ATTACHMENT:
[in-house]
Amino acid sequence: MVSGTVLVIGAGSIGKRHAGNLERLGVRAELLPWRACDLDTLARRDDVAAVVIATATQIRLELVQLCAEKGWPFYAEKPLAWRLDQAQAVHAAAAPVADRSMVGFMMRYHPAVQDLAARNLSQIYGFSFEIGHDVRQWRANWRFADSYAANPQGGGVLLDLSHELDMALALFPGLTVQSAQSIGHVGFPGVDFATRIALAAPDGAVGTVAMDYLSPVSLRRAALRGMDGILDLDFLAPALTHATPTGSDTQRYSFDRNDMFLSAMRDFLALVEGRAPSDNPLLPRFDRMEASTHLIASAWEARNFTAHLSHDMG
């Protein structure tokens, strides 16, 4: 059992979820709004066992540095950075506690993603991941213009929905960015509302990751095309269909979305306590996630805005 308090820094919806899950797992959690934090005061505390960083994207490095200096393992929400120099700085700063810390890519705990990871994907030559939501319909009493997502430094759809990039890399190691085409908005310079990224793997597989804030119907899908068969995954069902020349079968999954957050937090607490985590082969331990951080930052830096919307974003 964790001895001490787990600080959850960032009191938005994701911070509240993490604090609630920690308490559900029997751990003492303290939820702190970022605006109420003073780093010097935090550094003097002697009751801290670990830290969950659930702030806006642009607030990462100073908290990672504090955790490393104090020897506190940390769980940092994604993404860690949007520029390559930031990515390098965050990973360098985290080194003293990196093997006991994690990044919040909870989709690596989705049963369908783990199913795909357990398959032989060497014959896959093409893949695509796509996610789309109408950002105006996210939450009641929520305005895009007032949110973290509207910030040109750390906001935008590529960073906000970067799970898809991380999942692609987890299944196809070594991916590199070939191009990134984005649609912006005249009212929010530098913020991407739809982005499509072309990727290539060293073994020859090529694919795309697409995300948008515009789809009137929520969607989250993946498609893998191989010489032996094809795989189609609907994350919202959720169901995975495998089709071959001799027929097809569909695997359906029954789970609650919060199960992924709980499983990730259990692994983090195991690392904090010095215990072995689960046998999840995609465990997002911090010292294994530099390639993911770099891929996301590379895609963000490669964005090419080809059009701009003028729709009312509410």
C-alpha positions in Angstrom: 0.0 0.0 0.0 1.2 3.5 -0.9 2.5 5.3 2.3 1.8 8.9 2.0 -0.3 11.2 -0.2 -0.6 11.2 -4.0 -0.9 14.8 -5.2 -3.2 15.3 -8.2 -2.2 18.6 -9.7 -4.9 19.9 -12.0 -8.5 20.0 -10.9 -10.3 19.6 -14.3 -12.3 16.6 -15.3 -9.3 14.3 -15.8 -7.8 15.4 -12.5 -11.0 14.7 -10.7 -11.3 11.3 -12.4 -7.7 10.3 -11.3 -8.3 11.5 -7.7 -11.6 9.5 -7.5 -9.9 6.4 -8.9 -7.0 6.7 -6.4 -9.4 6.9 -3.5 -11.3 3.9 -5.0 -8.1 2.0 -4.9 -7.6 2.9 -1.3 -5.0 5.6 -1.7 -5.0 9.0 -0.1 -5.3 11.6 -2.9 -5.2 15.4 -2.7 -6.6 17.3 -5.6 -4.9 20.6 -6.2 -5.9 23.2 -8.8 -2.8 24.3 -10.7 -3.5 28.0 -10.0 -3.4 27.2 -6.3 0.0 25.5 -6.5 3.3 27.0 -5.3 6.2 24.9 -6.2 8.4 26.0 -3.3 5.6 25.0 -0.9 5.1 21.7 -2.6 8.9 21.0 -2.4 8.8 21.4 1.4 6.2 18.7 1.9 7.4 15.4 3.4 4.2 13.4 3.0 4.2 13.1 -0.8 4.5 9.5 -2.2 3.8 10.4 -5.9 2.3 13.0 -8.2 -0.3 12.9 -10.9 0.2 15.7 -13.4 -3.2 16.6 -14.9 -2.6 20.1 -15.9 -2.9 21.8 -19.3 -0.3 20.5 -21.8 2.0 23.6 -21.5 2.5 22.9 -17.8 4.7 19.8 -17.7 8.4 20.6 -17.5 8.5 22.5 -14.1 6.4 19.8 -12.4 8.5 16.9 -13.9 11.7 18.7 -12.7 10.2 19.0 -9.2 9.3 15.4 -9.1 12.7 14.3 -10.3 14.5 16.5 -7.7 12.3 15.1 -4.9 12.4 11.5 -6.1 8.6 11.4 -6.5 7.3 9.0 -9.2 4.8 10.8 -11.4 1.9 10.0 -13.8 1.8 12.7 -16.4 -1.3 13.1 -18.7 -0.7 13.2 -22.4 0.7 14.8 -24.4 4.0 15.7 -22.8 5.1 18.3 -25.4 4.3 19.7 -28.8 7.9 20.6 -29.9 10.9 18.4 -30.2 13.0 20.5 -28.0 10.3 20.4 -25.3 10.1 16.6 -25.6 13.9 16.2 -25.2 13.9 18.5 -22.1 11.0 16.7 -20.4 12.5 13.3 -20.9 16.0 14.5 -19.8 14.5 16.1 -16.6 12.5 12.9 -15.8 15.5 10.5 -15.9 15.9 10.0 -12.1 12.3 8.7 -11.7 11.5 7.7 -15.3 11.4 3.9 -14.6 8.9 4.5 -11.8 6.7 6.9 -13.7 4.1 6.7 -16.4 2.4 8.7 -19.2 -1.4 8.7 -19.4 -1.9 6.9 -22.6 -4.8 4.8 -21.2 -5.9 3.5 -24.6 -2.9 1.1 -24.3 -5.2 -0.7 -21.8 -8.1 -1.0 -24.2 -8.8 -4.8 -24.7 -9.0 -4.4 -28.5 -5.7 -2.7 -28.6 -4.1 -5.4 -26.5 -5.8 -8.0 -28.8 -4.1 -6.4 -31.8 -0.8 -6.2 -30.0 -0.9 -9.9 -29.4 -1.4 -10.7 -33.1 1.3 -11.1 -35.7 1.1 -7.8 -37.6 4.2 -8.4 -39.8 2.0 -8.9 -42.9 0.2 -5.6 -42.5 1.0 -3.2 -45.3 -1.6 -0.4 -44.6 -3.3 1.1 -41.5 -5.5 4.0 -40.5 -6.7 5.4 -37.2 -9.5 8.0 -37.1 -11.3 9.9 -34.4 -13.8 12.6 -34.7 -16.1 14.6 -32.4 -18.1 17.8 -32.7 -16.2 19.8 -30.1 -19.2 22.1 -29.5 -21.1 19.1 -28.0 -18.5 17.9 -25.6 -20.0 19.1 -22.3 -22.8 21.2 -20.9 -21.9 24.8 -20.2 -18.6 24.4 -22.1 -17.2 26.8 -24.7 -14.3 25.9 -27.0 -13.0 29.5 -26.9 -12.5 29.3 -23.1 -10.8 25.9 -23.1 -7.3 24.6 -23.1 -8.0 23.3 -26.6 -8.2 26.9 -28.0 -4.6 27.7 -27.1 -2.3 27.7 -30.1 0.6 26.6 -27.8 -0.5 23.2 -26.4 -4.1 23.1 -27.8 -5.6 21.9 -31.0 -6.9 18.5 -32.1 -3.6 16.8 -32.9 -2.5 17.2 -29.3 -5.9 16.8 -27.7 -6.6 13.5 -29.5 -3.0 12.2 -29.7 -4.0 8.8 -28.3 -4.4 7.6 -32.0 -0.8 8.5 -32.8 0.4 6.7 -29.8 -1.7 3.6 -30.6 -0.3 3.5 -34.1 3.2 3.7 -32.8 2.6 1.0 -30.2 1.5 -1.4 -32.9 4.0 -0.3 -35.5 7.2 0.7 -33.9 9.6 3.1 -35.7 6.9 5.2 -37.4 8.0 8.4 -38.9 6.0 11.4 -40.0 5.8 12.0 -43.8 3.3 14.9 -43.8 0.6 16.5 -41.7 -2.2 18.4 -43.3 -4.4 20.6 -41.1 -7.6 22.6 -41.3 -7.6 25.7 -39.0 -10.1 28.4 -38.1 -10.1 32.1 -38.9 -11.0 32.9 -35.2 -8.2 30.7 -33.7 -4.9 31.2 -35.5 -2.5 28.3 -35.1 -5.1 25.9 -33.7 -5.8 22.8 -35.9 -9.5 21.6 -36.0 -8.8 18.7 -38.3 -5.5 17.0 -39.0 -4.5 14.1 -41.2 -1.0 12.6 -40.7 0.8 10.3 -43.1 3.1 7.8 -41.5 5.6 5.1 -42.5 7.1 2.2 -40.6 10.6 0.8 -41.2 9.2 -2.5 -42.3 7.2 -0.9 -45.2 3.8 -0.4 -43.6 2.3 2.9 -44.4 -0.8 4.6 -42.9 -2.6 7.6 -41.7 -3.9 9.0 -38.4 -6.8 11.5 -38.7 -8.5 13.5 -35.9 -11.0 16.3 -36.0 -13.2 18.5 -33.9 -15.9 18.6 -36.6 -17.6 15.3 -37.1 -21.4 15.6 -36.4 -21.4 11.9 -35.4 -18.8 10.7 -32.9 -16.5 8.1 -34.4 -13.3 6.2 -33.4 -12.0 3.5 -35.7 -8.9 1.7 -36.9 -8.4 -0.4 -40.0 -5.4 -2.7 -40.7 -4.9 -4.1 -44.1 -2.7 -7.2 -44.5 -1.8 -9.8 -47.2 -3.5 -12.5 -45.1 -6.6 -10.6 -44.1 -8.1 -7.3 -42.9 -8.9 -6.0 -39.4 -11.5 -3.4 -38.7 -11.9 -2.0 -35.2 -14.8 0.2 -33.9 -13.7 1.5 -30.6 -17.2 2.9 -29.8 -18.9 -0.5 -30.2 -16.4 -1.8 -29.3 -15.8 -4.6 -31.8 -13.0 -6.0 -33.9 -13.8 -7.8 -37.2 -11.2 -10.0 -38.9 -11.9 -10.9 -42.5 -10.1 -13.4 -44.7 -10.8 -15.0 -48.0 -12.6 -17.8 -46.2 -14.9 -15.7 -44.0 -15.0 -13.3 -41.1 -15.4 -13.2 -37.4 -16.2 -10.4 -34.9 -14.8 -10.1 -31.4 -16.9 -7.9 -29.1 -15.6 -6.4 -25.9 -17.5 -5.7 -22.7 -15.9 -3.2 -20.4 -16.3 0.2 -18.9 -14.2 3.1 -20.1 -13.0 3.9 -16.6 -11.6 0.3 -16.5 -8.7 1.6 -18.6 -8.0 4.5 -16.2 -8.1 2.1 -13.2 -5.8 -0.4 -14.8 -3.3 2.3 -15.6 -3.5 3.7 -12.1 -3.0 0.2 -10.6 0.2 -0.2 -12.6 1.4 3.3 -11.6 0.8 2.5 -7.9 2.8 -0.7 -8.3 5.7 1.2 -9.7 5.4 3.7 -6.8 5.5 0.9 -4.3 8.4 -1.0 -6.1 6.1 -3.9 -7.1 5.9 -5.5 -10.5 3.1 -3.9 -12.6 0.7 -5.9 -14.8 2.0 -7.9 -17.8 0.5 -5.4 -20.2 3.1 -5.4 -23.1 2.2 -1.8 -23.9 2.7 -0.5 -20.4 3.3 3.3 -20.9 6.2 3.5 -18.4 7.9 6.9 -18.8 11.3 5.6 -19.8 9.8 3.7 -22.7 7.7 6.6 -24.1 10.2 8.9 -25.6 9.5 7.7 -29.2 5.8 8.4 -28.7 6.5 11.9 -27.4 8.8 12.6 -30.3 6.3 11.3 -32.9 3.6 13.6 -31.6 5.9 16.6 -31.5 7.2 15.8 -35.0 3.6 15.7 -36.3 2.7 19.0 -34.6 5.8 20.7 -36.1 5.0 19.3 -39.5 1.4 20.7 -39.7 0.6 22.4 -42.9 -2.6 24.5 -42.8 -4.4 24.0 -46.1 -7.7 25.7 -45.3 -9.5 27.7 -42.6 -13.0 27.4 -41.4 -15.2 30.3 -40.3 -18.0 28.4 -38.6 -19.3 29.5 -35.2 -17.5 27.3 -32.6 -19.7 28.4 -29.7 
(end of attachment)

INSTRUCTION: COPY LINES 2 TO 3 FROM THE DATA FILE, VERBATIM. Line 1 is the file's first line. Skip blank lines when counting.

Amino acid sequence: MVSGTVLVIGAGSIGKRHAGNLERLGVRAELLPWRACDLDTLARRDDVAAVVIATATQIRLELVQLCAEKGWPFYAEKPLAWRLDQAQAVHAAAAPVADRSMVGFMMRYHPAVQDLAARNLSQIYGFSFEIGHDVRQWRANWRFADSYAANPQGGGVLLDLSHELDMALALFPGLTVQSAQSIGHVGFPGVDFATRIALAAPDGAVGTVAMDYLSPVSLRRAALRGMDGILDLDFLAPALTHATPTGSDTQRYSFDRNDMFLSAMRDFLALVEGRAPSDNPLLPRFDRMEASTHLIASAWEARNFTAHLSHDMG
């Protein structure tokens, strides 16, 4: 059992979820709004066992540095950075506690993603991941213009929905960015509302990751095309269909979305306590996630805005 308090820094919806899950797992959690934090005061505390960083994207490095200096393992929400120099700085700063810390890519705990990871994907030559939501319909009493997502430094759809990039890399190691085409908005310079990224793997597989804030119907899908068969995954069902020349079968999954957050937090607490985590082969331990951080930052830096919307974003 964790001895001490787990600080959850960032009191938005994701911070509240993490604090609630920690308490559900029997751990003492303290939820702190970022605006109420003073780093010097935090550094003097002697009751801290670990830290969950659930702030806006642009607030990462100073908290990672504090955790490393104090020897506190940390769980940092994604993404860690949007520029390559930031990515390098965050990973360098985290080194003293990196093997006991994690990044919040909870989709690596989705049963369908783990199913795909357990398959032989060497014959896959093409893949695509796509996610789309109408950002105006996210939450009641929520305005895009007032949110973290509207910030040109750390906001935008590529960073906000970067799970898809991380999942692609987890299944196809070594991916590199070939191009990134984005649609912006005249009212929010530098913020991407739809982005499509072309990727290539060293073994020859090529694919795309697409995300948008515009789809009137929520969607989250993946498609893998191989010489032996094809795989189609609907994350919202959720169901995975495998089709071959001799027929097809569909695997359906029954789970609650919060199960992924709980499983990730259990692994983090195991690392904090010095215990072995689960046998999840995609465990997002911090010292294994530099390639993911770099891929996301590379895609963000490669964005090419080809059009701009003028729709009312509410």